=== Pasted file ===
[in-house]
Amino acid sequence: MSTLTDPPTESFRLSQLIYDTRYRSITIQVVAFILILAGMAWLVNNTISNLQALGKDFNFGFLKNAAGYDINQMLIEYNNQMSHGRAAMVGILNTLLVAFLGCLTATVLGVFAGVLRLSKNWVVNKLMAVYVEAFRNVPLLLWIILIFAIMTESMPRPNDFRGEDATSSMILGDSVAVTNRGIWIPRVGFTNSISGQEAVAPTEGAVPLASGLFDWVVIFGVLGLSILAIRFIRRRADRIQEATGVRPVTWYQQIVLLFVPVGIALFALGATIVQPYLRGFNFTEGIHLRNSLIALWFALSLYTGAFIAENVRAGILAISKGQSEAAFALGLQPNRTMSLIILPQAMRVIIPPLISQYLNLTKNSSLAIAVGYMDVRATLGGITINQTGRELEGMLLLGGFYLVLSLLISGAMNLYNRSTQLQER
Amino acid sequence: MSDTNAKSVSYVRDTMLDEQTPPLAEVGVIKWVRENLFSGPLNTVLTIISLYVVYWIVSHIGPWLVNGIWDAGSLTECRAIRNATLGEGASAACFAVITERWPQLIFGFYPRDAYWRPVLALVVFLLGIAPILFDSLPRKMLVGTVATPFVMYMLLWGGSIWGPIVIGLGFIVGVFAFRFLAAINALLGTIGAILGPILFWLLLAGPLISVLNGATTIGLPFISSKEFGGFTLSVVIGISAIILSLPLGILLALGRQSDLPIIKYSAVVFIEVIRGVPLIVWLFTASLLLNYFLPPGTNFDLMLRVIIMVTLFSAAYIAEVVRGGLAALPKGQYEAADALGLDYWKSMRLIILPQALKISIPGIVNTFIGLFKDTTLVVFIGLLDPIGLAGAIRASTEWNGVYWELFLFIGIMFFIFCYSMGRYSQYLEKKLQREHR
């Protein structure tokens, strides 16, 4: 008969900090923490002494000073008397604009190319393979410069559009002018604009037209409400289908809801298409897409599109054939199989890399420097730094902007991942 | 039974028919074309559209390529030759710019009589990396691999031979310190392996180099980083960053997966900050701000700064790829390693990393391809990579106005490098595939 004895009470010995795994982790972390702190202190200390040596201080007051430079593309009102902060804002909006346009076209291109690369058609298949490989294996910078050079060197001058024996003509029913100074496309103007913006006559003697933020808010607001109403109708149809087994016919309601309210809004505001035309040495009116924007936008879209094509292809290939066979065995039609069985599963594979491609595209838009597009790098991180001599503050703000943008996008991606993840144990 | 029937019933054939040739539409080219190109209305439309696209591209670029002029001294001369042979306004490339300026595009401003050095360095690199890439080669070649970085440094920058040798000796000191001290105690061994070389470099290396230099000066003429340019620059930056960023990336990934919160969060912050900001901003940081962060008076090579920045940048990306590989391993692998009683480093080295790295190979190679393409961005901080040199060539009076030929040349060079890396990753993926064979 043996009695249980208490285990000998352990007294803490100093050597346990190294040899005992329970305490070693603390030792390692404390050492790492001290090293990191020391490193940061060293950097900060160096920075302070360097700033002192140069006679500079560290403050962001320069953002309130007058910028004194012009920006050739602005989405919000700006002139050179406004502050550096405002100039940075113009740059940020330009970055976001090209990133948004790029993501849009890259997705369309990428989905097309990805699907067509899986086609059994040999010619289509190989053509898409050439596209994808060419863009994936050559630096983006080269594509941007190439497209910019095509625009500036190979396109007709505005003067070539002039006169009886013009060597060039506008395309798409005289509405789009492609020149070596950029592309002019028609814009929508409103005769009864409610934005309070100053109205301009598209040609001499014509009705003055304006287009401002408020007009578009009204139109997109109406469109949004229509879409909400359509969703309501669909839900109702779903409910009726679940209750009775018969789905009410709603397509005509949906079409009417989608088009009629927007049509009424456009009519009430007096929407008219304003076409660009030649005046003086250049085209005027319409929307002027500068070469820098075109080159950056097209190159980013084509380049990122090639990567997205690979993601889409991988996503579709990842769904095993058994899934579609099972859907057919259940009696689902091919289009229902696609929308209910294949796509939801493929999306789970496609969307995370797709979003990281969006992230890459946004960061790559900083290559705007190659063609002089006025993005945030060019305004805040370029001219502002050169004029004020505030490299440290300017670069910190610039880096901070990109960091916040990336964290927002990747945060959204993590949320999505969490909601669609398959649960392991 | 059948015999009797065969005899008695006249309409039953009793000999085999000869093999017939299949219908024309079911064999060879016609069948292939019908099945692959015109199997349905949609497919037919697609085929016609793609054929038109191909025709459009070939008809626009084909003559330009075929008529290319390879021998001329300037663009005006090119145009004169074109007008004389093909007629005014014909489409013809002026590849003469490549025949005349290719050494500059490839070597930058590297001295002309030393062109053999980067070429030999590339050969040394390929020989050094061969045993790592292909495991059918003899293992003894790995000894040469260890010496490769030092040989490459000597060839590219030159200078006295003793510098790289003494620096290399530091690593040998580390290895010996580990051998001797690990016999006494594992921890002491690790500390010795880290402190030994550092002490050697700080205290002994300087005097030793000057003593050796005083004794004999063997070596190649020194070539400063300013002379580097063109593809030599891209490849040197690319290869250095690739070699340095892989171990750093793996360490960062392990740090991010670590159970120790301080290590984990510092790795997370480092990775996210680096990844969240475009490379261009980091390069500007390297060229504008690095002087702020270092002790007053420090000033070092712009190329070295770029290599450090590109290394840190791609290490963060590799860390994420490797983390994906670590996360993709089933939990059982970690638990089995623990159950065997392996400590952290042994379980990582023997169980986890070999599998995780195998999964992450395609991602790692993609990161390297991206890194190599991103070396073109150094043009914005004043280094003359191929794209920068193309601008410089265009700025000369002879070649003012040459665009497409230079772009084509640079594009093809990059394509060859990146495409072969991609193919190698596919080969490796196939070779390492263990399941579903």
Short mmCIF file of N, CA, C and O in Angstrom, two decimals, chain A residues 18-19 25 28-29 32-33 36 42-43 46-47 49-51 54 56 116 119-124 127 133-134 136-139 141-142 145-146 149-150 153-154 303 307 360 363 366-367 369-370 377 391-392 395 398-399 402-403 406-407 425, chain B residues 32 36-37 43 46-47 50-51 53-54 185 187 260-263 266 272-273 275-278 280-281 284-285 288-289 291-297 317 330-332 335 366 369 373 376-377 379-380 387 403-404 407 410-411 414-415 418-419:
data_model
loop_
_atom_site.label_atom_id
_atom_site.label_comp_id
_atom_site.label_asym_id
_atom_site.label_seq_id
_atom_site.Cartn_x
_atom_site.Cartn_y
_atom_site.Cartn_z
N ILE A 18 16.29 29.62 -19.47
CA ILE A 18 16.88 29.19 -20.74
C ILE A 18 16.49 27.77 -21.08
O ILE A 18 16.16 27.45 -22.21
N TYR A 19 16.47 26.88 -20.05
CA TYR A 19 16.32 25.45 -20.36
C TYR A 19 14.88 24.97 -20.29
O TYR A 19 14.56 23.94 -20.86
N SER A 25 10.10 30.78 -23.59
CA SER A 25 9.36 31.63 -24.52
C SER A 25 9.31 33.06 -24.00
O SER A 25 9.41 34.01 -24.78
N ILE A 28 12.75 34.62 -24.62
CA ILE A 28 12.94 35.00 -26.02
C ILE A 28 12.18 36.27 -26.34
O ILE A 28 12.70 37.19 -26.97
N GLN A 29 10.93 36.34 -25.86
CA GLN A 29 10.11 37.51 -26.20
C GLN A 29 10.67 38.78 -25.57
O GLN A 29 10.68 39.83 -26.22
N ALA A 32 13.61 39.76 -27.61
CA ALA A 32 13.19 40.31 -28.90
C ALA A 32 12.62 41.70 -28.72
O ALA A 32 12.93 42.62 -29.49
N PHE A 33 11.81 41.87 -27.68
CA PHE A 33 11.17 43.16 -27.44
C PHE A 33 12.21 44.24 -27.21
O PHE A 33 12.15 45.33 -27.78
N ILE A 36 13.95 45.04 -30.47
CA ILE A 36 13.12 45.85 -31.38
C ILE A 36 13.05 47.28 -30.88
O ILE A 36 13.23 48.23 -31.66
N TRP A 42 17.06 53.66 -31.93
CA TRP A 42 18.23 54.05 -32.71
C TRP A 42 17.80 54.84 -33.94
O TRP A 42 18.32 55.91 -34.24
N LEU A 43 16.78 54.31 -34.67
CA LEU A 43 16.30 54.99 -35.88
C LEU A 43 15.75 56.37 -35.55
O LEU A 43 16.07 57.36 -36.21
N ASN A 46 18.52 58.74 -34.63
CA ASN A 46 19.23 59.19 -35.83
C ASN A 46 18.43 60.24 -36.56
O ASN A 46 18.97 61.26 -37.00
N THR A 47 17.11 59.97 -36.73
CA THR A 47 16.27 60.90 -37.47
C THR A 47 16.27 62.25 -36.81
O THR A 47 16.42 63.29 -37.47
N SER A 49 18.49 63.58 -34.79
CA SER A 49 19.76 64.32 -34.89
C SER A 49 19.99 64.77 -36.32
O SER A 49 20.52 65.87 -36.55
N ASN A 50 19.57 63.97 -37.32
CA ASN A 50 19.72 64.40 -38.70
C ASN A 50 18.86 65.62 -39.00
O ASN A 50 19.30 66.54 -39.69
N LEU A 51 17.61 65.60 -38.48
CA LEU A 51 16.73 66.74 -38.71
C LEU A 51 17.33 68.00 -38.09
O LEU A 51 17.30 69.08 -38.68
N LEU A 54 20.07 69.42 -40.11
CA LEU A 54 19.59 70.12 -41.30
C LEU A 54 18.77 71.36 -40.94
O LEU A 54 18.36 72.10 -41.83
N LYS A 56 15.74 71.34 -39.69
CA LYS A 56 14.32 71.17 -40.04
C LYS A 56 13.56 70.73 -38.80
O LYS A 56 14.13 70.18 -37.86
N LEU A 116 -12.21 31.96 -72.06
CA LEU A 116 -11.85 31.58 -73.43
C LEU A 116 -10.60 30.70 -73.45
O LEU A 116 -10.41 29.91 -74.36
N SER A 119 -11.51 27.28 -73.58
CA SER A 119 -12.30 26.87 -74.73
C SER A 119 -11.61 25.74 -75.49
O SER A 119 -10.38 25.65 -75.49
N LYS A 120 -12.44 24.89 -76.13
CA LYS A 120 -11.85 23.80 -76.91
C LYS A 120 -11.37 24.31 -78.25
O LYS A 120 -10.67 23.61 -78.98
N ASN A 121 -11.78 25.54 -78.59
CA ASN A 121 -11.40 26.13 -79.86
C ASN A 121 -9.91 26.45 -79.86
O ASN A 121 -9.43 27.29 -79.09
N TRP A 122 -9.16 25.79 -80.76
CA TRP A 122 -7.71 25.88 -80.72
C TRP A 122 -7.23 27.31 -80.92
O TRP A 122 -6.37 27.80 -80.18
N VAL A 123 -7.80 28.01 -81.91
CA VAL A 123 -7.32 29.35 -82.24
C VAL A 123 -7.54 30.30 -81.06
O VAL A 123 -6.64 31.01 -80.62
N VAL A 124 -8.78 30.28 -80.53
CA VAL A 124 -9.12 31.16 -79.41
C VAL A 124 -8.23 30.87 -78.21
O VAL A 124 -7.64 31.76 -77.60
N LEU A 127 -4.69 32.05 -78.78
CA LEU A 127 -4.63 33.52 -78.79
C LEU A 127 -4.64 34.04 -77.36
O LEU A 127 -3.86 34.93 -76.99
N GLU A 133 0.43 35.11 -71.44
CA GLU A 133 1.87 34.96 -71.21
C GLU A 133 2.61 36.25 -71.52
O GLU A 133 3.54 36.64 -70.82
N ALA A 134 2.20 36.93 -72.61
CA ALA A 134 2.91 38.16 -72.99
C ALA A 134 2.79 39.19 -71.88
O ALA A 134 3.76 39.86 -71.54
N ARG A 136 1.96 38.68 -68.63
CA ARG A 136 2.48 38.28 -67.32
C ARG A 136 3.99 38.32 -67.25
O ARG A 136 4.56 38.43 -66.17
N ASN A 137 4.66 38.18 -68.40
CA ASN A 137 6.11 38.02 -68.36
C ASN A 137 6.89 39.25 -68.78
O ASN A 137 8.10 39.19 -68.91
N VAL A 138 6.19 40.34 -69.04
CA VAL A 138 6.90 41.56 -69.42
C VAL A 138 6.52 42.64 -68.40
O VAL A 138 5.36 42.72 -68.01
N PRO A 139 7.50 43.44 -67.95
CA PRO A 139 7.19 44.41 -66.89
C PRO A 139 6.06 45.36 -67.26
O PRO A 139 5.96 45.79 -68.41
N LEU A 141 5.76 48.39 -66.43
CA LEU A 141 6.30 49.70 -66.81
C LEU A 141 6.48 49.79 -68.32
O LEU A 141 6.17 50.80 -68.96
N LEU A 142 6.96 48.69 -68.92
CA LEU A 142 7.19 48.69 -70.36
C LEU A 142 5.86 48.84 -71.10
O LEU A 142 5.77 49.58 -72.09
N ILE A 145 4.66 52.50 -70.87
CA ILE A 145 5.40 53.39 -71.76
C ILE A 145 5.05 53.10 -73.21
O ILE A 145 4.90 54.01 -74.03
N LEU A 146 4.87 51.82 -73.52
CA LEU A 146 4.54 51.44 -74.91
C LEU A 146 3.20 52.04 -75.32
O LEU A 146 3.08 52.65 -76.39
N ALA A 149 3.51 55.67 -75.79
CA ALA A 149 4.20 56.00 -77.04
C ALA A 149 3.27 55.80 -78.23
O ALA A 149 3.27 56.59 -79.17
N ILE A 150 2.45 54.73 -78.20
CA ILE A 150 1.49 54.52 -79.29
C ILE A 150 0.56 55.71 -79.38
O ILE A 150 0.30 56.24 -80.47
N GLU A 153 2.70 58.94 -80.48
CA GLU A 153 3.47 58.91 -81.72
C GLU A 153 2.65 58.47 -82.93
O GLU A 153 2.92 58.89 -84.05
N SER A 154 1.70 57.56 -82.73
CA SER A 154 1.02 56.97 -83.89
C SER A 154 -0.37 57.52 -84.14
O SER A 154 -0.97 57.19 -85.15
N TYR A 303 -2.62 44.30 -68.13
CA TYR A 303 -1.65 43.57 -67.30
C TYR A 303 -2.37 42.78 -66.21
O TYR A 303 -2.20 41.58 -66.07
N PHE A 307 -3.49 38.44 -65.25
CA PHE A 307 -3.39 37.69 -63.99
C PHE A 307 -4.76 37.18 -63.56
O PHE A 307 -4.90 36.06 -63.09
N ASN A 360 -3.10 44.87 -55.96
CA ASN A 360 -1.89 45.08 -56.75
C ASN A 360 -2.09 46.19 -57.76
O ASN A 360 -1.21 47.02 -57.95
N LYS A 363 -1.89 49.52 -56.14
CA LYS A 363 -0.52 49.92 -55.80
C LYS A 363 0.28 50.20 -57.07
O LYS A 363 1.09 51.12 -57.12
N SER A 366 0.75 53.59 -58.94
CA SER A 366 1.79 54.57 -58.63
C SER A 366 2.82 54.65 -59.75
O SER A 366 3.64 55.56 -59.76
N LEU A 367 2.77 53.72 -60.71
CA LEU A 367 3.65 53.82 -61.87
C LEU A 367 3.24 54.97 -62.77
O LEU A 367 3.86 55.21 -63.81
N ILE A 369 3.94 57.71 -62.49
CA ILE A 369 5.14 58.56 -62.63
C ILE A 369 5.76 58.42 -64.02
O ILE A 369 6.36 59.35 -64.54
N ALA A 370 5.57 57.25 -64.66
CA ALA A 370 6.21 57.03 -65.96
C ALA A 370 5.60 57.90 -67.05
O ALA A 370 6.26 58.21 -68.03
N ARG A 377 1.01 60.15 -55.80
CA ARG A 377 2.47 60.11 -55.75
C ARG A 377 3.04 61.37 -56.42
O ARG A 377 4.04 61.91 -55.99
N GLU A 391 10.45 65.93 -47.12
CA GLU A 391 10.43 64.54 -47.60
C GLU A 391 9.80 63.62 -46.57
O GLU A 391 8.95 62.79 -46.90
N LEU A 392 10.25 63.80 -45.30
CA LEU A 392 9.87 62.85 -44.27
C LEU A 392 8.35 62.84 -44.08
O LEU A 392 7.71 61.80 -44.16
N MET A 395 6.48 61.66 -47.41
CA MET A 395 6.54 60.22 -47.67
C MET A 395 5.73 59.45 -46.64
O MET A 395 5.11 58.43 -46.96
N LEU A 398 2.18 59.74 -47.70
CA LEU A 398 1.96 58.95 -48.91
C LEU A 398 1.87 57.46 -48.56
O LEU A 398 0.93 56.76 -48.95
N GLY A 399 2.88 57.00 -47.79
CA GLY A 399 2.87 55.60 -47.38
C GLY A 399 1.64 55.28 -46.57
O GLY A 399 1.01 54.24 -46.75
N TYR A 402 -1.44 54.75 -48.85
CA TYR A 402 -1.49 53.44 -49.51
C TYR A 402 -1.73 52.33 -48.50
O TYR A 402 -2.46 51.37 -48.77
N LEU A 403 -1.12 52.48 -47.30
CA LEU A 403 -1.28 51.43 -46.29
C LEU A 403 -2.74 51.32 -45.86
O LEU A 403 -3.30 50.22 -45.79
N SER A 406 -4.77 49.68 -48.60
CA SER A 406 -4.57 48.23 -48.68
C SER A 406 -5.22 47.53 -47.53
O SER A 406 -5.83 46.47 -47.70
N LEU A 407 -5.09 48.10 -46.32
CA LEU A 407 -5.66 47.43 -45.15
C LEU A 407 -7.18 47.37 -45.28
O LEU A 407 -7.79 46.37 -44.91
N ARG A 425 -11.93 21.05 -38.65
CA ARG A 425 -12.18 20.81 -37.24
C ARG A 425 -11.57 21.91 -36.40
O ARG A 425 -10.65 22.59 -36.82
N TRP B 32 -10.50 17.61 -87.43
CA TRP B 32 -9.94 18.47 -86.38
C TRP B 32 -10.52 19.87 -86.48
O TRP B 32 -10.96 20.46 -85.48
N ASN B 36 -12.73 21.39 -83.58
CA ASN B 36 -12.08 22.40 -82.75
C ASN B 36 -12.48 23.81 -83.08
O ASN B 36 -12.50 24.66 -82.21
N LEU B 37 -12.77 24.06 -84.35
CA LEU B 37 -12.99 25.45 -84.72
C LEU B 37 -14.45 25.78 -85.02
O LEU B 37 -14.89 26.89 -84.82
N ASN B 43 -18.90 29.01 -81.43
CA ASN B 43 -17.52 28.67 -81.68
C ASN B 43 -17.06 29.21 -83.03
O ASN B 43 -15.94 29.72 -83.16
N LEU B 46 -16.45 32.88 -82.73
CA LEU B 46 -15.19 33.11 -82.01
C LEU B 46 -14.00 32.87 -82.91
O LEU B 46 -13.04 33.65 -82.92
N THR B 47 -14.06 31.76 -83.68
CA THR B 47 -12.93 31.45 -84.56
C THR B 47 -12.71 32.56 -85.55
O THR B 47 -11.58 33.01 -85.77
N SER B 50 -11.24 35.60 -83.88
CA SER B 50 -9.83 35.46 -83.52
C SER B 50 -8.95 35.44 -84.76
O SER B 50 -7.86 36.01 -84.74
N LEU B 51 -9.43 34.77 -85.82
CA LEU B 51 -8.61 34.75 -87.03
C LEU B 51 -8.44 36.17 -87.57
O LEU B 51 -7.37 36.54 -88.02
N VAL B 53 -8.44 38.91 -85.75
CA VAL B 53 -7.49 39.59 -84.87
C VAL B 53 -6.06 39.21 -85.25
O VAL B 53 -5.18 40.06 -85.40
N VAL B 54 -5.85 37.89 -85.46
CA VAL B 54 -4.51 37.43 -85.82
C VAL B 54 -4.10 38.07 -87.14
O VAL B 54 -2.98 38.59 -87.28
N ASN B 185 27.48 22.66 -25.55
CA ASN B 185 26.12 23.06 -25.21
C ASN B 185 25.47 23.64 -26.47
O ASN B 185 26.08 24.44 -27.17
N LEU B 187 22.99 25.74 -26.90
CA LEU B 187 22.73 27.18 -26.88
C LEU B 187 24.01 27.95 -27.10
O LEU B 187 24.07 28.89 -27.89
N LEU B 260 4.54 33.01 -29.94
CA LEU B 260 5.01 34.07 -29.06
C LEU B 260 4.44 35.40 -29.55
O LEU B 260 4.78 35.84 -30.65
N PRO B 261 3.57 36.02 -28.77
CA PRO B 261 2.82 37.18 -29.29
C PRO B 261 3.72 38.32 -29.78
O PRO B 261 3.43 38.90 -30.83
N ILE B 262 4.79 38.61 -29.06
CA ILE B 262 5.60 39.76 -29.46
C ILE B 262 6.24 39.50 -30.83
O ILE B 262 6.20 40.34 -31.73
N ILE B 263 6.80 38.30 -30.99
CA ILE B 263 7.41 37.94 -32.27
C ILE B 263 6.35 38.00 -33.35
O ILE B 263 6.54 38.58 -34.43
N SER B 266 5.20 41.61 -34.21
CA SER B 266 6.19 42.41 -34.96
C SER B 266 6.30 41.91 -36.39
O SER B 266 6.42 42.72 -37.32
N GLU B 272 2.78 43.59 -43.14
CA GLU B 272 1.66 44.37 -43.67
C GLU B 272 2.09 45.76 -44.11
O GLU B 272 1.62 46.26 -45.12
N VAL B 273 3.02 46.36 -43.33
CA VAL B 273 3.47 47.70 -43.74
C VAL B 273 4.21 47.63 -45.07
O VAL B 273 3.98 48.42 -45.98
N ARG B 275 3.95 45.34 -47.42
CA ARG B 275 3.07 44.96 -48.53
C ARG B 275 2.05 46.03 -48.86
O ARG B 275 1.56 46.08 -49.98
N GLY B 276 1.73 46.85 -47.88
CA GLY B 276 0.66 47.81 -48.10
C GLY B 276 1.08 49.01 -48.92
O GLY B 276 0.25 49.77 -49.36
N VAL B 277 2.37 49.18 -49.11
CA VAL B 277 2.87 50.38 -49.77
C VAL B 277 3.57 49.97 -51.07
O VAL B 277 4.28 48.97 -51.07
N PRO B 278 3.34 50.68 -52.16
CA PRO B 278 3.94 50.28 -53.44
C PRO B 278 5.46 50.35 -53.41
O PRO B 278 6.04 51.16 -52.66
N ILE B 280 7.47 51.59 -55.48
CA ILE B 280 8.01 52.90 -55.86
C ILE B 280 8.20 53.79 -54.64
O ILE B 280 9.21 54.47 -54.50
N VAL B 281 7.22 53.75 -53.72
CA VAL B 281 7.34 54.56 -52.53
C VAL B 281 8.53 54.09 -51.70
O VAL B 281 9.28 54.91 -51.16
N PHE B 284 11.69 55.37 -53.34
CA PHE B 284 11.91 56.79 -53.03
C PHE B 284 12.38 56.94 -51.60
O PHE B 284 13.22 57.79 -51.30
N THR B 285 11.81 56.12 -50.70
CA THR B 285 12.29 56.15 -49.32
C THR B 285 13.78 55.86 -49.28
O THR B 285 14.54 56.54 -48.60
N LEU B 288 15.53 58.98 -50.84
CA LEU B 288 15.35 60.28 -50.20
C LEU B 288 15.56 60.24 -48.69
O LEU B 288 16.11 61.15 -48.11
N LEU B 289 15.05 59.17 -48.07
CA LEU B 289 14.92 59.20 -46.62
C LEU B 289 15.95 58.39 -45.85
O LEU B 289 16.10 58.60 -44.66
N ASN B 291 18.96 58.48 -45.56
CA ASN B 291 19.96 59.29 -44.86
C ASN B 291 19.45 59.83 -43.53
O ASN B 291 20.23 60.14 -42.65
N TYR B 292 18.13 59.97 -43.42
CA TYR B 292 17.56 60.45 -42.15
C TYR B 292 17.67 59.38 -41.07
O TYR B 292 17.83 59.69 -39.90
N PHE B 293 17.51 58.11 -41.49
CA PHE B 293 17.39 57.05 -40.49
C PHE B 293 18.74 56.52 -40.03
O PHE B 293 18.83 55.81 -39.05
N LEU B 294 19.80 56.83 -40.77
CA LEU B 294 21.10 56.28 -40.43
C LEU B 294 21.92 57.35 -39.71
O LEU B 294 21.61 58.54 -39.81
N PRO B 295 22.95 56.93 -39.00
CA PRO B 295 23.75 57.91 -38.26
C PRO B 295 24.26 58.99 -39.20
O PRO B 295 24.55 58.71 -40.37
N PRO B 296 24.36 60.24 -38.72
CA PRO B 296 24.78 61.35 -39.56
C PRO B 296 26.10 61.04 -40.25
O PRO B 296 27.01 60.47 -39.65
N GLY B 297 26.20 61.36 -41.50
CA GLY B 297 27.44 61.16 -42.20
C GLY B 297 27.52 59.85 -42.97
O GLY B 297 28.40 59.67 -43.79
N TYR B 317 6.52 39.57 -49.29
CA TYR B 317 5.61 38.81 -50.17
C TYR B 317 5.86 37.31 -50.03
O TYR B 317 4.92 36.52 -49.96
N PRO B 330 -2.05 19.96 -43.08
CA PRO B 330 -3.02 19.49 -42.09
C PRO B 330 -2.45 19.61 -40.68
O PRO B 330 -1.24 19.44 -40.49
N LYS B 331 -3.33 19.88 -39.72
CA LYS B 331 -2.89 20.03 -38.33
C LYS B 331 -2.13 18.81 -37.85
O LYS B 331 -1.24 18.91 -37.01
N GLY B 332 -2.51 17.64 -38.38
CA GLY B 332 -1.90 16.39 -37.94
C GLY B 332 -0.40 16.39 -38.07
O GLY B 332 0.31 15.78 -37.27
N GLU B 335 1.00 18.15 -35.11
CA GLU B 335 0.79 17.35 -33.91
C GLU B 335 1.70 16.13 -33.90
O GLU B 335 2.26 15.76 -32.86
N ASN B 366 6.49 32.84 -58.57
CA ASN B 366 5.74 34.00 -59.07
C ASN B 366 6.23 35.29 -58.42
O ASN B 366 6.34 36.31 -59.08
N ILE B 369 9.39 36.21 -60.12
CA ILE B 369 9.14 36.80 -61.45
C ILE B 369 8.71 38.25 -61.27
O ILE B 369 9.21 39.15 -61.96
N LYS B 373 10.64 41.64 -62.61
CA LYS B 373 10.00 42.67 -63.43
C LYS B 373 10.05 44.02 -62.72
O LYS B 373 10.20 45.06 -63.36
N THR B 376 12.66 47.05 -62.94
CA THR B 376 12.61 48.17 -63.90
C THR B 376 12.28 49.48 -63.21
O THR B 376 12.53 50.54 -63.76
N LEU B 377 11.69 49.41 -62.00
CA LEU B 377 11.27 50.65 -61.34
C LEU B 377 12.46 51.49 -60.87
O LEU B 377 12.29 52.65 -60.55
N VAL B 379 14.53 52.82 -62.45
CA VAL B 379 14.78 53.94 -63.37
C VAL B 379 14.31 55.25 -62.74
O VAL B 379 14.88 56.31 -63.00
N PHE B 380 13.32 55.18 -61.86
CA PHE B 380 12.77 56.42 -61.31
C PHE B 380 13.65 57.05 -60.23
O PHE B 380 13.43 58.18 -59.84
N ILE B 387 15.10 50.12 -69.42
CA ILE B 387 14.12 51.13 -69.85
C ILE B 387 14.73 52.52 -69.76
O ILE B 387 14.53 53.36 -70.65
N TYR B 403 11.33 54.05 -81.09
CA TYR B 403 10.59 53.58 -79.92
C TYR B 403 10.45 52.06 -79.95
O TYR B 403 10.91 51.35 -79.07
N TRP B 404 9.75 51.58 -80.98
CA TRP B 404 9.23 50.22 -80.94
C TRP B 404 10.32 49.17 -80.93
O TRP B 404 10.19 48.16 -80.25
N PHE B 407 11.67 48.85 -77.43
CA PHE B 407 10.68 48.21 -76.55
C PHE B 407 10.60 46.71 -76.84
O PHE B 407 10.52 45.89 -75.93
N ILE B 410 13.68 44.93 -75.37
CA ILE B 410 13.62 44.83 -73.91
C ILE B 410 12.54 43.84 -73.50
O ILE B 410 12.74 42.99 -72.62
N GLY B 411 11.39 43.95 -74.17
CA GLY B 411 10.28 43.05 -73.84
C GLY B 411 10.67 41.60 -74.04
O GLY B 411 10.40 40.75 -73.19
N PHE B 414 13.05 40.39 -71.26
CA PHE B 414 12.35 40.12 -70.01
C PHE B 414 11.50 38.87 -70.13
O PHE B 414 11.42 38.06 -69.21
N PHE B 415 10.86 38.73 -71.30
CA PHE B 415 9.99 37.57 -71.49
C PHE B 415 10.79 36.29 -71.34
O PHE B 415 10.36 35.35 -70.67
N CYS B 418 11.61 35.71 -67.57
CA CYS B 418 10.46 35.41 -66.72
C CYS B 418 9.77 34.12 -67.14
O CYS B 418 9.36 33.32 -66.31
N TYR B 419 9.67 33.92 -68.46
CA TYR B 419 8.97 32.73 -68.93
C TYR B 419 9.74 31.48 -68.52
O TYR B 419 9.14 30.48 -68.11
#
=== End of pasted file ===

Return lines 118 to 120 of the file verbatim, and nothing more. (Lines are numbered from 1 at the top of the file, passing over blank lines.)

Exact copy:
O GLU A 133 3.54 36.64 -70.82
N ALA A 134 2.20 36.93 -72.61
CA ALA A 134 2.91 38.16 -72.99